4. Discussion

Surface ocean pCO2 is a directly measurable biogeochemical parameter that can be used as an indicator of long-term climate change. It provides information on the ocean carbon sources and sinks as well as on any potential climate feedback due to changes in ocean biogeochemistry. In this study, we estimated the regional pCO2 trends over the last four decades based on the latest data collection of directly and indirectly measured surface pCO2. Model outputs were also applied to estimate pCO2 trends in the contemporary and future periods.

4.1. Contextualising the results

In recent years, there have been a number of observational studies focused on estimating the long-term regional pCO2 trends and on identifying the mechanisms that drive them. In this subsection, we highlight some of their findings and describe how our study complements and extends them.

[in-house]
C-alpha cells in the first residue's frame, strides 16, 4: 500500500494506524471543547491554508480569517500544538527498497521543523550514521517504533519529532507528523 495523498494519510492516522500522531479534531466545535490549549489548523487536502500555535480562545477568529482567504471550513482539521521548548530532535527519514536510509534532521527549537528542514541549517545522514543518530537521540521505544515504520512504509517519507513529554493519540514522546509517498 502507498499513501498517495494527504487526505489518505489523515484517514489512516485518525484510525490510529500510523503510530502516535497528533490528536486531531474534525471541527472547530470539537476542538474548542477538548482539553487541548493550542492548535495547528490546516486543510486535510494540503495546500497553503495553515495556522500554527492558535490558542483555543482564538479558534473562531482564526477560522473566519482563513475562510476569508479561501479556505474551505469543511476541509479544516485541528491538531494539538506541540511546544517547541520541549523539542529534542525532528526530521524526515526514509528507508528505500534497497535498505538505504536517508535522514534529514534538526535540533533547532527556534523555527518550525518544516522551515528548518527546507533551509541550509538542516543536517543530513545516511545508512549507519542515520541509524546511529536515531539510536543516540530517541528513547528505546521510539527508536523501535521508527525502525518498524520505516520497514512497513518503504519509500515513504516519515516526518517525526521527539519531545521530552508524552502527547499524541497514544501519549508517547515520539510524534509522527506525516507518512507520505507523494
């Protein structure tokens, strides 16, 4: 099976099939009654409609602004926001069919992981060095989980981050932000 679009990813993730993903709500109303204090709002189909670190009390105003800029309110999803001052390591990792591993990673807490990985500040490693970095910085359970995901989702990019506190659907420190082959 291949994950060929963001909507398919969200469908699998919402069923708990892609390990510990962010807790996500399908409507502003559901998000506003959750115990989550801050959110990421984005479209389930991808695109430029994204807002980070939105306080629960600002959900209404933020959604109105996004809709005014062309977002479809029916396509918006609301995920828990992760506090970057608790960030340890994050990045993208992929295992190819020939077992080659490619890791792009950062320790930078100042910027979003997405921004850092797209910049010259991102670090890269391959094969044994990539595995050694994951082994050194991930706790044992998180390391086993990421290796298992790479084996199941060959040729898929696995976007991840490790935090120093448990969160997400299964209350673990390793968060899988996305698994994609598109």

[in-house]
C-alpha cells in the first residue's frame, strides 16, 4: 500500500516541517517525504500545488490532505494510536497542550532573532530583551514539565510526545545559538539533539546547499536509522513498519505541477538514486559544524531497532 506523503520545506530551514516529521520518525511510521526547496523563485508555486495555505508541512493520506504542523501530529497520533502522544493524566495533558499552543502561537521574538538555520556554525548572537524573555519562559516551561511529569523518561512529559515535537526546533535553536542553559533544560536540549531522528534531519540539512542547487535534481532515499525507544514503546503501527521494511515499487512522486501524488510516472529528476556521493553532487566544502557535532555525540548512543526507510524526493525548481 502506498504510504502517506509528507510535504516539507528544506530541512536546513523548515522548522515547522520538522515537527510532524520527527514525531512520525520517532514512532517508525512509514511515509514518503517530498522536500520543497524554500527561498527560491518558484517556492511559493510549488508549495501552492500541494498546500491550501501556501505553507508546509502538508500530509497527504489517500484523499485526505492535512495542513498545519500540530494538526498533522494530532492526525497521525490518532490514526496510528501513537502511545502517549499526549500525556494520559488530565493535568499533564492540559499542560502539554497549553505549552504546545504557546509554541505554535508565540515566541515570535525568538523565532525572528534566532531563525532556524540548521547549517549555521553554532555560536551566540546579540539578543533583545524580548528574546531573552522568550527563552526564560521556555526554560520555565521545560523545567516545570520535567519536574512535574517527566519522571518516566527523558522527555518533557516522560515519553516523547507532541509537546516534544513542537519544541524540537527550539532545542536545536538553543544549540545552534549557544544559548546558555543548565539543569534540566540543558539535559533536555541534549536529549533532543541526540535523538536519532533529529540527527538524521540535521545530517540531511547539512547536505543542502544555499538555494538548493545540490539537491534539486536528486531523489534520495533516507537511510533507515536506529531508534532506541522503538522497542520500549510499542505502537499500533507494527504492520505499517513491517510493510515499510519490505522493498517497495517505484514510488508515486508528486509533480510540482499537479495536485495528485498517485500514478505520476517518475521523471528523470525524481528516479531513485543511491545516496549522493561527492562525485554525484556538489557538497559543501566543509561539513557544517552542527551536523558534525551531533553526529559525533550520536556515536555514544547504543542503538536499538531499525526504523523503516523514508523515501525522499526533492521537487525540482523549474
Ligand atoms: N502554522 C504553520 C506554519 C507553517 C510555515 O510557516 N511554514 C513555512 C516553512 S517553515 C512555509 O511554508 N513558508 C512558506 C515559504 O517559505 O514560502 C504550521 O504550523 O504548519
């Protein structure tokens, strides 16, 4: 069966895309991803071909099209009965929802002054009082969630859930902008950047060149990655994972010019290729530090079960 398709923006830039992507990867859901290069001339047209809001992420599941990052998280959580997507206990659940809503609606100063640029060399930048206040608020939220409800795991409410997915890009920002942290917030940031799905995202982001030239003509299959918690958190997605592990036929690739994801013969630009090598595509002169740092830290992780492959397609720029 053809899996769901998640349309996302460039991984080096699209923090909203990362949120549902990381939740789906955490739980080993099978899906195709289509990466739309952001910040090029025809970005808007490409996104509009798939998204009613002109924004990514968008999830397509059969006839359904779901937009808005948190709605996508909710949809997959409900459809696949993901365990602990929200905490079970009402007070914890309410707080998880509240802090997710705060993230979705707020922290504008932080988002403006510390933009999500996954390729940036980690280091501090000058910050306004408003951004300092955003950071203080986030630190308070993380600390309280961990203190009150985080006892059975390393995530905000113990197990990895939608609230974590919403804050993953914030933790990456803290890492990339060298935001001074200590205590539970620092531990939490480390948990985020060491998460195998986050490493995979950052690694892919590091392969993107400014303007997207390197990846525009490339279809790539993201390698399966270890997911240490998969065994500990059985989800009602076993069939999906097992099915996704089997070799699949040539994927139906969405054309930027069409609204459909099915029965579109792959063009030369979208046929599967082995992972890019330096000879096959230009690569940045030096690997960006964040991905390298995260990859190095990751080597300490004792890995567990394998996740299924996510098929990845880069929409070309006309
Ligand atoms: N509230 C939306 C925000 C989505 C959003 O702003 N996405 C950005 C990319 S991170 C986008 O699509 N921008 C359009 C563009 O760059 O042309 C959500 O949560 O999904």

Takahashi et al. (2009) estimated the rates of surface pCO2 increase based on observations binned into 5°×10° grid cells in selected ocean regions where there were sufficient data. Based on the pCO2 data from 1970 to 2007, they showed that in the Indian and South Atlantic Oceans as well as in large areas of the South Pacific, the pCO2 trends could not be assessed satisfactorily due to poor data coverage. In other ocean basins, excluding the Southern Ocean, they estimated the basin-scale mean rate of pCO2 increase in the range of 1.26±0.55 to 1.80±0.37 µatm yr−1. Similarly, our study also indicates large uncertainties in the estimated long-term pCO2 trend in the IndianOcean. Despite finding statistically significant observation-based trends in other regions, we show that, using model outputs, these estimates are likely not representative of the true basin wide trends. In both the South Atlantic and South Pacific Oceans, the present limitation in the spatial data coverage is potentially the main reason leading to the bias.